CAVEATS

  1. ADS-B uses two frequencies, 978mhz below 18,000 and 1090 mhz above. The only way to get a 'complete' traffic picture is to get 978mhz from a ground station, which is sketchy at the moment due to ADS-B config on the FAA's end (you must be broadcasting to receive, otherwise the towers 'sleep' if there are no ADS-B transponders in their sector
  2. You will only get ADS-B equipped aircraft on 1090 mhz without a ground relay signal, and that is not all of them by any means. As you mentioned above, the deadline to equip is not until 2020.
  3. The reason that it isn't picking up military traffic is because the military has not equipped anything with ADS-B in all likelihood. They are bad about refusing to play by the FAA's rules, they did the same thing on RVSM altimeters for flying at jet altitudes (they simply refused to equip it and flew them lower).
ADS-B is great in an airplane for traffic, but no airplane should be flying below 500 feet away from an airport except in case of an emergency (with the exception of things like J3 Cubs puttering around without any sort of electronics in them at all). In short, if you are flying your drone in class G airspace as you're supposed to, you're going to be hard pressed to find an airplane to run into if you are legally far enough away from an airport to be flying the drone. If you do find one, it should be bright yellow, slow, and easy to see (google a J3 Cub ;)).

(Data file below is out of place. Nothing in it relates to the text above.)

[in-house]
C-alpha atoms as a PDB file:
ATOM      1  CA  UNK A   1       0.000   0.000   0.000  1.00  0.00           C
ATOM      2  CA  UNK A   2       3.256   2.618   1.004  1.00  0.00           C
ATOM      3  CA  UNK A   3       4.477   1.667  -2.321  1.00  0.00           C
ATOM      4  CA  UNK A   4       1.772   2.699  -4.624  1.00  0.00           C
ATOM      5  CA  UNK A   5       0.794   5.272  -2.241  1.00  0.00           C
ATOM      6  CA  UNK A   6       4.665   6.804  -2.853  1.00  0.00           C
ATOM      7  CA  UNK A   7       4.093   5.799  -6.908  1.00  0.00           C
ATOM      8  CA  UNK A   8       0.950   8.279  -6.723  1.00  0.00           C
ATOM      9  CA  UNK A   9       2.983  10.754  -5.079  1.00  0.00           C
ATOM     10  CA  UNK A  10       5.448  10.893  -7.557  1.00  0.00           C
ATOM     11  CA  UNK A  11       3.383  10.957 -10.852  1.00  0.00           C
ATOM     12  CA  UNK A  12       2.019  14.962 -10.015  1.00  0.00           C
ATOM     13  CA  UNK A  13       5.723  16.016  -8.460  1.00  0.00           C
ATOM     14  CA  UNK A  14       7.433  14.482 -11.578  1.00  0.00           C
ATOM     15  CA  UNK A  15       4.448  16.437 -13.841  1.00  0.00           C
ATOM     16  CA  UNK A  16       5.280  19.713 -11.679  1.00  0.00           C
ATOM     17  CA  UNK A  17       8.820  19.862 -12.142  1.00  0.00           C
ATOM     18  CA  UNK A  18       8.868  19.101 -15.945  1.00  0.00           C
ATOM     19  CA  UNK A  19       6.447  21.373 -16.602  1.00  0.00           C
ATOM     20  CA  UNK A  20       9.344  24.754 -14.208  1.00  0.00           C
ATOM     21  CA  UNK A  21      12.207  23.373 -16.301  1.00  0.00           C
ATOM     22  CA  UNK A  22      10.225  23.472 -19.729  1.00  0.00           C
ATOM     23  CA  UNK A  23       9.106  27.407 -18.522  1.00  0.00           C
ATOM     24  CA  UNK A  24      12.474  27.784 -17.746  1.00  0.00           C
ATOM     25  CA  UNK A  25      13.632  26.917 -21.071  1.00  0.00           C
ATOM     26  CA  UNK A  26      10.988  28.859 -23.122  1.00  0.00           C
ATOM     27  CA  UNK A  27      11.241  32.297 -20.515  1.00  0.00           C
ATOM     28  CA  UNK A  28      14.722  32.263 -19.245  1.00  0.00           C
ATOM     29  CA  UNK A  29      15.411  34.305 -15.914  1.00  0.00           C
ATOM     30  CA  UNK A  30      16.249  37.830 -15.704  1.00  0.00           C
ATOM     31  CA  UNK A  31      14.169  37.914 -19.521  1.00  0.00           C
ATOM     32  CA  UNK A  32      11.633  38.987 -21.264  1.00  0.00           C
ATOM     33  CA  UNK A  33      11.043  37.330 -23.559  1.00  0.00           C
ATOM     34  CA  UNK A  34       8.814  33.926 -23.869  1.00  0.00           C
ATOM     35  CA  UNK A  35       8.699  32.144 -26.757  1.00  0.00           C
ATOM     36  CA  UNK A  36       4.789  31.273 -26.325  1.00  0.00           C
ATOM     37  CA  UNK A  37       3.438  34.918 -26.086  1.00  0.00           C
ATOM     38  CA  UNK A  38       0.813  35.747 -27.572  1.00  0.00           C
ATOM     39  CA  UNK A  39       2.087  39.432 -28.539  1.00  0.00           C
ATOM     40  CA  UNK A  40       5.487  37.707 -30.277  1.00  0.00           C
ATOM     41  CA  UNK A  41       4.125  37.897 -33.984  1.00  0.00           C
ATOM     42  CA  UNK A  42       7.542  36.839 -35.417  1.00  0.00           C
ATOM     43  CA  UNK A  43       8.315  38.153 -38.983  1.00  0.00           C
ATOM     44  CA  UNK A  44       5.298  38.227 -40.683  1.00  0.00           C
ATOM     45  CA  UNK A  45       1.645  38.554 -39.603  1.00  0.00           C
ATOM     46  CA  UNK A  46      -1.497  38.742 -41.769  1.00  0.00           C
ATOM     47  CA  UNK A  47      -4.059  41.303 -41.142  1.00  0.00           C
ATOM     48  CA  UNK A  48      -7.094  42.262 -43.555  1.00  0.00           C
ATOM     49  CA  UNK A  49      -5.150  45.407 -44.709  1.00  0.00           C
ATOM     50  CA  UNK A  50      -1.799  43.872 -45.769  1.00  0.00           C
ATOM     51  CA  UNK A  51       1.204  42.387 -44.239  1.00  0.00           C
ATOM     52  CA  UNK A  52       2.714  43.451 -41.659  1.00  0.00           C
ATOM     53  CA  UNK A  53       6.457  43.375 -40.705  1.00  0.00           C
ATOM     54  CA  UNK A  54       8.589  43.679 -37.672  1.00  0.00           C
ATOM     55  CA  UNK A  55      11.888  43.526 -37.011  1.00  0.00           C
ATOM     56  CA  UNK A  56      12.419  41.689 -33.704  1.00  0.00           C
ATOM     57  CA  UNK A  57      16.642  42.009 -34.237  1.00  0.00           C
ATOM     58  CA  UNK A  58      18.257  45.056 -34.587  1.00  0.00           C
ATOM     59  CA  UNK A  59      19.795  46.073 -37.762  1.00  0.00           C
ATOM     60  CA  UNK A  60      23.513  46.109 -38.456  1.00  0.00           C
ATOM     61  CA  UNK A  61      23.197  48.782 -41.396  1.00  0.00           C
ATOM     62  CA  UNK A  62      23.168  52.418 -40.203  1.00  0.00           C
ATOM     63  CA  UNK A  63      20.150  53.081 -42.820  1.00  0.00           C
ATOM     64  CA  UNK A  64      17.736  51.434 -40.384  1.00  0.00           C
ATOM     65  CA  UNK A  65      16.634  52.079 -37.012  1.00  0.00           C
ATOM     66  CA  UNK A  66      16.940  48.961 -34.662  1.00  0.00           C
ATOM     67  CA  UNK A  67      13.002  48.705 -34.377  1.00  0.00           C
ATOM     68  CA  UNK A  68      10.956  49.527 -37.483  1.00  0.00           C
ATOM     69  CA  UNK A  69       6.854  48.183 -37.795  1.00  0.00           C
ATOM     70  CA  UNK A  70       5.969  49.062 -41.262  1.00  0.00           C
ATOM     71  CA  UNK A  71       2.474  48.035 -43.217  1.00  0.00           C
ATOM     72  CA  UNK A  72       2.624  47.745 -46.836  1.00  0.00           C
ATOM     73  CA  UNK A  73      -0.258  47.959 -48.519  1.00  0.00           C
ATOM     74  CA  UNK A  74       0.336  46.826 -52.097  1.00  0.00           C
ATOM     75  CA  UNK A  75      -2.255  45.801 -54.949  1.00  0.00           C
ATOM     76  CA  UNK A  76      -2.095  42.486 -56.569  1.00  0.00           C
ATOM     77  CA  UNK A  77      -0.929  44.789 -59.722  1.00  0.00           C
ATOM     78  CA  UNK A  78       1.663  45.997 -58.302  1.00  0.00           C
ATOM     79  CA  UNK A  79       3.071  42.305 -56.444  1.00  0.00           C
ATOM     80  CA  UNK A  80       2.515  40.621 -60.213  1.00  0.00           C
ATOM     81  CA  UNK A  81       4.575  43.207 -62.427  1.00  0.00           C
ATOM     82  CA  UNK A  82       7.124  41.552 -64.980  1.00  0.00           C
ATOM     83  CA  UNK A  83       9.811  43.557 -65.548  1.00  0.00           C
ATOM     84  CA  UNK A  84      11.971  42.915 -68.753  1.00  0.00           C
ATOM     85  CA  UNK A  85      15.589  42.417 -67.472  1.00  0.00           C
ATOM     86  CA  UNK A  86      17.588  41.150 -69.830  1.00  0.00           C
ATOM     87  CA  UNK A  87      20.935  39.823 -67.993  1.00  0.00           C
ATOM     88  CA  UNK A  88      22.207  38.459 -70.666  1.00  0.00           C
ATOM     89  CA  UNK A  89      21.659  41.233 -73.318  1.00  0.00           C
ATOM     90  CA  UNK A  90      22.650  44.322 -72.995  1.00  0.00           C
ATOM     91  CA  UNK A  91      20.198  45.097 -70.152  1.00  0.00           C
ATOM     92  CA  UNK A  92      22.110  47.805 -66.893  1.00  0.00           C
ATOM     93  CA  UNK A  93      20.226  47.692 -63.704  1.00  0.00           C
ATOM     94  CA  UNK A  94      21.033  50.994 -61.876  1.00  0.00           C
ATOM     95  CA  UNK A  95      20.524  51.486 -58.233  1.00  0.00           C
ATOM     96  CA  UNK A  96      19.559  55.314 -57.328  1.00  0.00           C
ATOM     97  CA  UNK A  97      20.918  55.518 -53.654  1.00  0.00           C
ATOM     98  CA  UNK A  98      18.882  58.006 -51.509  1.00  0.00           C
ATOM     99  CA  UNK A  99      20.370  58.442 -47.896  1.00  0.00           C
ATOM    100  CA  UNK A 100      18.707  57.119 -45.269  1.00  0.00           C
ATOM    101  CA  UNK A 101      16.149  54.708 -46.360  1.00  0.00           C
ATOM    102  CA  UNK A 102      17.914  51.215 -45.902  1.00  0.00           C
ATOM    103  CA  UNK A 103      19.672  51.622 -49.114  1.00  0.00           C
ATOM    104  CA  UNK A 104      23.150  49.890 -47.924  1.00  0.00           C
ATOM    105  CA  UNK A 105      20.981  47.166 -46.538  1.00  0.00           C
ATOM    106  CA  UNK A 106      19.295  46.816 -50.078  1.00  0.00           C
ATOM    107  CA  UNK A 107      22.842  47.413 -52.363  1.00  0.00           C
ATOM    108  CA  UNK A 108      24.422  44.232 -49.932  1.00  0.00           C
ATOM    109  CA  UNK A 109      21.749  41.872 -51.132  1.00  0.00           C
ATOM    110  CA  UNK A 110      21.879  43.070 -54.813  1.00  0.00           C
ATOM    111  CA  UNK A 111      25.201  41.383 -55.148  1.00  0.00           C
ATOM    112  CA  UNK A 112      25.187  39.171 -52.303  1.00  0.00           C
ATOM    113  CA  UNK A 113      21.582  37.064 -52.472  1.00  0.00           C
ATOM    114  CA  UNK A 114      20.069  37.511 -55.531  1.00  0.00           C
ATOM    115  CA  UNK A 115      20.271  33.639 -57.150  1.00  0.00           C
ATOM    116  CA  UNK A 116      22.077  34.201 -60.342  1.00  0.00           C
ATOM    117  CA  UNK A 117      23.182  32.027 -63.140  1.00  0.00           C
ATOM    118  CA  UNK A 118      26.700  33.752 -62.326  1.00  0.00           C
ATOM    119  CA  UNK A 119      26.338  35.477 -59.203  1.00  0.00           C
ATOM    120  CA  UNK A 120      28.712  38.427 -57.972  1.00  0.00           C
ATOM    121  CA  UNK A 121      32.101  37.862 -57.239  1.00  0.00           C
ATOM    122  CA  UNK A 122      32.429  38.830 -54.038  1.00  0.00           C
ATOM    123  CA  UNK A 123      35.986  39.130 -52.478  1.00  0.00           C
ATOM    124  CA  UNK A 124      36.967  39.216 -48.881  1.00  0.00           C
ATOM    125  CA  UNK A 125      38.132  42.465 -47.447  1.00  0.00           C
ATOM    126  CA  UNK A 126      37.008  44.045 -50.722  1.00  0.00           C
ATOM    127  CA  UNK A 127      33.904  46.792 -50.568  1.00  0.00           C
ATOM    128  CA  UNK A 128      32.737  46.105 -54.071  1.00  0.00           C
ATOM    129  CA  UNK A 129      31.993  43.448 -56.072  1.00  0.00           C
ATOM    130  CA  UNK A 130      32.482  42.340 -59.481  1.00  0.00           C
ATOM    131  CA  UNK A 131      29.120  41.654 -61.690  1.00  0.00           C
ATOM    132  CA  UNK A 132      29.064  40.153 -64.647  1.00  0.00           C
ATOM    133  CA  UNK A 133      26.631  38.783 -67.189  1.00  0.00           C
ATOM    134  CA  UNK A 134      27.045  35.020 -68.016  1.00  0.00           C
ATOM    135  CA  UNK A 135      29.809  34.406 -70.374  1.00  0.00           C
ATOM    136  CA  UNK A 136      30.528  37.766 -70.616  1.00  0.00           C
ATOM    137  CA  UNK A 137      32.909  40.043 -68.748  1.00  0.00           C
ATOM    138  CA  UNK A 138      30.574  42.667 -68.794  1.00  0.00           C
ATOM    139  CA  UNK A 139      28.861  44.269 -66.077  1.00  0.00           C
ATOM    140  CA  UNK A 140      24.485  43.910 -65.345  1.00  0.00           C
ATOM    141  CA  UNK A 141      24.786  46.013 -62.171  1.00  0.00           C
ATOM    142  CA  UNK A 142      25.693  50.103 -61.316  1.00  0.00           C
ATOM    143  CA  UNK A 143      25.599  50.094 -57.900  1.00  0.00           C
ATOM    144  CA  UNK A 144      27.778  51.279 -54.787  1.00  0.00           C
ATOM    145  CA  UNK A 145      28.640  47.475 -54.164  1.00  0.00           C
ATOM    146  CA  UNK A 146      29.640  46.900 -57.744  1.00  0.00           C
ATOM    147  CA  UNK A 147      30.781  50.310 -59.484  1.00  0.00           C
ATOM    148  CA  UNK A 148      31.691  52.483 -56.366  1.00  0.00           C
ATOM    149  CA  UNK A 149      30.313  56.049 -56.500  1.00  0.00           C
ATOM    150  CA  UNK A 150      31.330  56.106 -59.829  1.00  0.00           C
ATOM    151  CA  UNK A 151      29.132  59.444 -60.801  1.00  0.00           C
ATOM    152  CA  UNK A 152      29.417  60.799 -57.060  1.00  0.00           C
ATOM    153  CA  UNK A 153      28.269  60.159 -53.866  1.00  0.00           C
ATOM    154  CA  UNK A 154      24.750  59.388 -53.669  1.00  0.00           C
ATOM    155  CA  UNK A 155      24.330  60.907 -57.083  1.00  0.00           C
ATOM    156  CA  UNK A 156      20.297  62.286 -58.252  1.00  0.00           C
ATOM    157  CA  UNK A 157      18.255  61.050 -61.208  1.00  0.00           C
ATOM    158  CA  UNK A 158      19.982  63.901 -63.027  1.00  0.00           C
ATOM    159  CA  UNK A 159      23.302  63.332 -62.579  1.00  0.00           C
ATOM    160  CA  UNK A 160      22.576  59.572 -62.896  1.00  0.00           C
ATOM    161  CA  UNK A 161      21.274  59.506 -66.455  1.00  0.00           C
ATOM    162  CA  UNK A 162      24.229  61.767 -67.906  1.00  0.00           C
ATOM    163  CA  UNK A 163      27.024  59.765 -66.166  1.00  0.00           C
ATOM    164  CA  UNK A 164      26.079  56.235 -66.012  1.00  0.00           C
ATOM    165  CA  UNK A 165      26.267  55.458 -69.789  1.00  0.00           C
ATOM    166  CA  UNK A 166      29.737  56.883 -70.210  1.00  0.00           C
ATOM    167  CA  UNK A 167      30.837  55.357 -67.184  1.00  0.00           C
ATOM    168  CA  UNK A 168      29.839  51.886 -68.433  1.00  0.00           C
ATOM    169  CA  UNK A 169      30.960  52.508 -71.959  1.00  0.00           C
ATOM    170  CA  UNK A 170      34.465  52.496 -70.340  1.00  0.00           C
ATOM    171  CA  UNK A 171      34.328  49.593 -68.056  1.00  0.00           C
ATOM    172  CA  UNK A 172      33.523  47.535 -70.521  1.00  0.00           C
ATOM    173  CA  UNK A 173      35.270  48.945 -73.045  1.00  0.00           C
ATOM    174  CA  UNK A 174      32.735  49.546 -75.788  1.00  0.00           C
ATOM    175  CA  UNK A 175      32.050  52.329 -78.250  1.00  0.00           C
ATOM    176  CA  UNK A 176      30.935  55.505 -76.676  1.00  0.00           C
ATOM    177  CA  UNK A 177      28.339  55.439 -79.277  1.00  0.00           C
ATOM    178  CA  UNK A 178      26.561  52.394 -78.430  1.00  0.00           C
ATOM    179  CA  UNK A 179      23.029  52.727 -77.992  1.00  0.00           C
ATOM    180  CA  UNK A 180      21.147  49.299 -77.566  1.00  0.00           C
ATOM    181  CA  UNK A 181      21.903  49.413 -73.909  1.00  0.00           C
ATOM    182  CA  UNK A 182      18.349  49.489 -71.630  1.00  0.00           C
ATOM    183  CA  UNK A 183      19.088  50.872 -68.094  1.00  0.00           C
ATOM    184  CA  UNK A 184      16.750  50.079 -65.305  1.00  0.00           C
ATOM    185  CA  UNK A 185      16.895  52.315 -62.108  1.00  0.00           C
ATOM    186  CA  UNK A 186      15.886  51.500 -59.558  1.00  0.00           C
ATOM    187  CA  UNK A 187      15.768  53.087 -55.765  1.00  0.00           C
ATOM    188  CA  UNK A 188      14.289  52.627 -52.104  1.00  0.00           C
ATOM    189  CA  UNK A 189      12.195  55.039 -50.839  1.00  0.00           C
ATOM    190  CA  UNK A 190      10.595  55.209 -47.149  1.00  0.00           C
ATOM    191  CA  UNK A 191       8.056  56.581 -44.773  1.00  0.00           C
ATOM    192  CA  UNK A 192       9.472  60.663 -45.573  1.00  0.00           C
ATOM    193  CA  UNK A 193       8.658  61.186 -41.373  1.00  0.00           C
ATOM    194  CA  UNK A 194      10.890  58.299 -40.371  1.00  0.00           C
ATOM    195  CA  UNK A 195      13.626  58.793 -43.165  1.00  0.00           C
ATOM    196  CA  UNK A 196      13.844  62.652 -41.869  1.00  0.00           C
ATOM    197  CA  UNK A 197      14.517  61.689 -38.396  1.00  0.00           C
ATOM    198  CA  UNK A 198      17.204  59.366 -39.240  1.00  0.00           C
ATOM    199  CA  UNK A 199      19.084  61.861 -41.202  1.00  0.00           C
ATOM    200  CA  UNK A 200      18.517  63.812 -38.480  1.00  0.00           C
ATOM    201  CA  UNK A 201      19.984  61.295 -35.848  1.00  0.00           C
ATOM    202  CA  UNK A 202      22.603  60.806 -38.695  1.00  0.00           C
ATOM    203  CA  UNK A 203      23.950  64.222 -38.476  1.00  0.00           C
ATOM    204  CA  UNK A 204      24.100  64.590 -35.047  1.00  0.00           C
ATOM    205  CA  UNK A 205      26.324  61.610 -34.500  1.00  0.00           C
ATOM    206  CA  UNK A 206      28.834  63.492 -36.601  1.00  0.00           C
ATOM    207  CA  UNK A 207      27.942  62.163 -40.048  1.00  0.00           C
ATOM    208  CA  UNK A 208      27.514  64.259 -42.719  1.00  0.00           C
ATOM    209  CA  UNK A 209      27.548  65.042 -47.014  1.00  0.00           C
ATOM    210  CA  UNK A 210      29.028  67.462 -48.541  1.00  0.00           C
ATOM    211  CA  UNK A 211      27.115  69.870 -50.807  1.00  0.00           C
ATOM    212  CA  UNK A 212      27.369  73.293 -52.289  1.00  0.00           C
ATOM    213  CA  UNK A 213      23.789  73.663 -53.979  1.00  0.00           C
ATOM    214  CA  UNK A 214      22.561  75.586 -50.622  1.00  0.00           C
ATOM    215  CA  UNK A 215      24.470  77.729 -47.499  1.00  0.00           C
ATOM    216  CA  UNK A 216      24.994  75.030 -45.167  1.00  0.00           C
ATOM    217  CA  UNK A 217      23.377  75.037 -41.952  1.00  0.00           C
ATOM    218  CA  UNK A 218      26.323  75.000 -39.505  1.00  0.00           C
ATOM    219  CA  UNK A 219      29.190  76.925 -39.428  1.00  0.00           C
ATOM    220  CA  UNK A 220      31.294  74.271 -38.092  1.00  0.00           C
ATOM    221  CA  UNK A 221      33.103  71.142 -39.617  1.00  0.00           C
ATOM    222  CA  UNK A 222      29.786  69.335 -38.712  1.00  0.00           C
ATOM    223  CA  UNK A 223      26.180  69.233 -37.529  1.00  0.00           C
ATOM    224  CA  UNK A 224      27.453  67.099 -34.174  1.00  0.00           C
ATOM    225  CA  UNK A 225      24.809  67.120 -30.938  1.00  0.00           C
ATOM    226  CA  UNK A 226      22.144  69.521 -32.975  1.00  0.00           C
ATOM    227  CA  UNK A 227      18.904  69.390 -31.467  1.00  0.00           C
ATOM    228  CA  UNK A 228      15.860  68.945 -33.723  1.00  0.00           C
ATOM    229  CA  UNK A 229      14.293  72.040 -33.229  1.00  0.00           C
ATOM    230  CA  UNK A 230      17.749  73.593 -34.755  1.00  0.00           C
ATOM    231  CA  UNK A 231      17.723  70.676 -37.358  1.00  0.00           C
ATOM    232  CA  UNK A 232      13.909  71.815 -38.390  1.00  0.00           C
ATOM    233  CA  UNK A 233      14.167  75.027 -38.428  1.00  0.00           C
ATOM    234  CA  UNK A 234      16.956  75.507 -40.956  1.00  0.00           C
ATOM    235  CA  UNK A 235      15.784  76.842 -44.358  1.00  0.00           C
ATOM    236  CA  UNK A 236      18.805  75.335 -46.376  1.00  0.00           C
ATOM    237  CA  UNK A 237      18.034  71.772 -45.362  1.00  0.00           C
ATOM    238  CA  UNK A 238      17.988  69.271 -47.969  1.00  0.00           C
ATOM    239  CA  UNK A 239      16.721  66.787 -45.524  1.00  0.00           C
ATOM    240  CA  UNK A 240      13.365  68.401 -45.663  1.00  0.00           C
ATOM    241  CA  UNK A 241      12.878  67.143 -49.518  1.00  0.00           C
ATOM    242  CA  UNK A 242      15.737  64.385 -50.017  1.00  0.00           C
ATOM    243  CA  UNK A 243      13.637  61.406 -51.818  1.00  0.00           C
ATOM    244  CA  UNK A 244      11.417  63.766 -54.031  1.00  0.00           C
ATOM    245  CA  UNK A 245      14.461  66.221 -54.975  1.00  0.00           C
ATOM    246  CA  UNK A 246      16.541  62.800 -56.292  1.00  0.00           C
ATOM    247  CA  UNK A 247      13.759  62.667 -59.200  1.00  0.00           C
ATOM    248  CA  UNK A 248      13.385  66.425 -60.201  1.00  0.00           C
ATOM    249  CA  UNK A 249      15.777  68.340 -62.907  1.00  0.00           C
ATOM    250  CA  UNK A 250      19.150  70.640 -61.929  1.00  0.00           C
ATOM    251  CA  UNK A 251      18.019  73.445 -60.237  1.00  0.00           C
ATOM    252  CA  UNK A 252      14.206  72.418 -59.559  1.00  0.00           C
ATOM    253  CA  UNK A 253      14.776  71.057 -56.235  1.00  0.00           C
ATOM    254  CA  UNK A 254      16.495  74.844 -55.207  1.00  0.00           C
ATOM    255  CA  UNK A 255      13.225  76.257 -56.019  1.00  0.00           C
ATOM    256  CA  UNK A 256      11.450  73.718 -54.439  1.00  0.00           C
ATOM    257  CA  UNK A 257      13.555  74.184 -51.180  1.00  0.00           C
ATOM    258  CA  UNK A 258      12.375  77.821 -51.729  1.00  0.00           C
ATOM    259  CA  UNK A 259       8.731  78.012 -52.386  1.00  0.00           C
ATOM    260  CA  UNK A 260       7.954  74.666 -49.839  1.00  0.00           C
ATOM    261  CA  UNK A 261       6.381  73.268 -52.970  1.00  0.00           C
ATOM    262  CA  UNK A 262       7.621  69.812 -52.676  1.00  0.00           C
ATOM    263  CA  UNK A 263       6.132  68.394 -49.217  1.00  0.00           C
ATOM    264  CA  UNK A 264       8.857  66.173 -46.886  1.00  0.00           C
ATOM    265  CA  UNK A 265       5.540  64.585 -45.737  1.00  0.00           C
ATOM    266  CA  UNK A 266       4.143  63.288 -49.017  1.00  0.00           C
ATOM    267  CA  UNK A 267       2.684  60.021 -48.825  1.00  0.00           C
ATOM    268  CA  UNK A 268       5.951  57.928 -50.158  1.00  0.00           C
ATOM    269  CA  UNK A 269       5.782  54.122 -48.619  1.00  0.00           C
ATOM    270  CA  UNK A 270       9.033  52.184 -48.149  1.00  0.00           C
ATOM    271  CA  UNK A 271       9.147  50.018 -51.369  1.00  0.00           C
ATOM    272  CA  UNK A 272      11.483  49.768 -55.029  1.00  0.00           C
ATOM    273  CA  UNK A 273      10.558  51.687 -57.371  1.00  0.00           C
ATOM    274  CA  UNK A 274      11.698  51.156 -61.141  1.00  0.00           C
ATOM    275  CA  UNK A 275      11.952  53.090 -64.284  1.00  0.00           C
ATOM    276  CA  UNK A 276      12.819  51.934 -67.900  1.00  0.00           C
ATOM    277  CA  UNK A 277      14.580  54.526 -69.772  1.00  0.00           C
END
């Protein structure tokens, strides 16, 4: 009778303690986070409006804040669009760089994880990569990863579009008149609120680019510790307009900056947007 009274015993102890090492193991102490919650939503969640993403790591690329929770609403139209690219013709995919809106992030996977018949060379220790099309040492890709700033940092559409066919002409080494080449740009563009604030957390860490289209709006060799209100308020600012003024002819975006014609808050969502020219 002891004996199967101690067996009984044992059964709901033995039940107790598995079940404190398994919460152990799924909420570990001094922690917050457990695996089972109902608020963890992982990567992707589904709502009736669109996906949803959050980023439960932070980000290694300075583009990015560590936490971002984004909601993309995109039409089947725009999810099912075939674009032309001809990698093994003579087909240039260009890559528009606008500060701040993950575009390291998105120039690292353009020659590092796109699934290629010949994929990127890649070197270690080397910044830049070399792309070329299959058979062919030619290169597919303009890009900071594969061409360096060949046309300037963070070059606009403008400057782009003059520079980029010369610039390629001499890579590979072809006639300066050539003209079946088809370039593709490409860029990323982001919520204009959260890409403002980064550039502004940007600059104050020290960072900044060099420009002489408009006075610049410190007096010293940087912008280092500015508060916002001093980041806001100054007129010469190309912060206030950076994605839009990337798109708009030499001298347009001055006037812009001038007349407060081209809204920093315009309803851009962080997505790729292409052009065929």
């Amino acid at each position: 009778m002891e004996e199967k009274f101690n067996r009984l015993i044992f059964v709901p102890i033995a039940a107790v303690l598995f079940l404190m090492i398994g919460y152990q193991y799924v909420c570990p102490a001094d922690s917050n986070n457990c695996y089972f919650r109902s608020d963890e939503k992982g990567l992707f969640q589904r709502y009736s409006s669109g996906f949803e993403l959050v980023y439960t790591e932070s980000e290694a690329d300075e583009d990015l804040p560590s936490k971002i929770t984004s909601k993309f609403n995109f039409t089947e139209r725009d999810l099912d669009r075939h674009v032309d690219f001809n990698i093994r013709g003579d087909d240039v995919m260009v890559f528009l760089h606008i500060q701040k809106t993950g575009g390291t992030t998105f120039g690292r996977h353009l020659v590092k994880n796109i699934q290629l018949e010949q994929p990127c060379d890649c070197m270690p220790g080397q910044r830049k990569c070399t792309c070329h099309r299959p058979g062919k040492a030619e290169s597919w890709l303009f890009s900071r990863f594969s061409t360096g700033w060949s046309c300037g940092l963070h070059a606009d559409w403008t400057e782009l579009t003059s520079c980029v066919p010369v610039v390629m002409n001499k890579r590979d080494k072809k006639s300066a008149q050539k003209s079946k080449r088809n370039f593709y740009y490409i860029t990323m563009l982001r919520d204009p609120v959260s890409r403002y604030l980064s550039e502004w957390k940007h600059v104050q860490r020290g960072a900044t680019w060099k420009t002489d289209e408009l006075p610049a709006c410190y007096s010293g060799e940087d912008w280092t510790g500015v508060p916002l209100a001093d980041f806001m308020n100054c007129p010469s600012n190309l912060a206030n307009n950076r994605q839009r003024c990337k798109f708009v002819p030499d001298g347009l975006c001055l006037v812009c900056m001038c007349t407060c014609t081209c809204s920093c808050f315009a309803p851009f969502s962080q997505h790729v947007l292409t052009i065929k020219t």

All of this of course does not account for helicopters, those are the bigger threat to drones in my opinion and vice versa. But ADS-B isn't going to protect you from hitting one without some form of TCAS, which is a whole other layer of complexity. (TCAS is an on-board radar that finds traffic on its own, and won't let you hit it. If you get into a possible collision scenario TCAS seizes control of the airplane from the pilot via the autopilot and maneuvers to avoid the collision on its own. This is far away from drone technology for obvious reasons.)

If anyone else has any ADS-B or airplane traffic questions, feel free. I'll have lots of drone questions shortly.
But aren't helicopters supposed to be equipped with ADS-B too in the medium to short term?
 
Joined
Jan 7, 2017
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#11
But aren't helicopters supposed to be equipped with ADS-B too in the medium to short term?
Everyone in a Mode C veil will have to be ADS-B compliant by 2020. So depends on where you are. We routinely get the traffic inbound to LAX and ONT, but I have yet to see any Airsense alerts that have been useful. YMMV
 
Joined
Nov 13, 2018
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#13
In my experience, matrice adsb ignores high flying aircraft (above 10k feet?) and only reports aircraft that are realatively close. I fly matrice most often within 3 miles of a non-towered airport and Often encounter low flying aircraft (below 1,000 feet) Occasionally I see a helicopter or small plane that appears to be less than 400’ agl.

I like airsense but not all aircraft are currently using ads b.....including the coast guard.

As a general rule, we try to fly below 200 feet agl. There is a 185’ tower in our backyard, which adds a margin of safety to our training operations.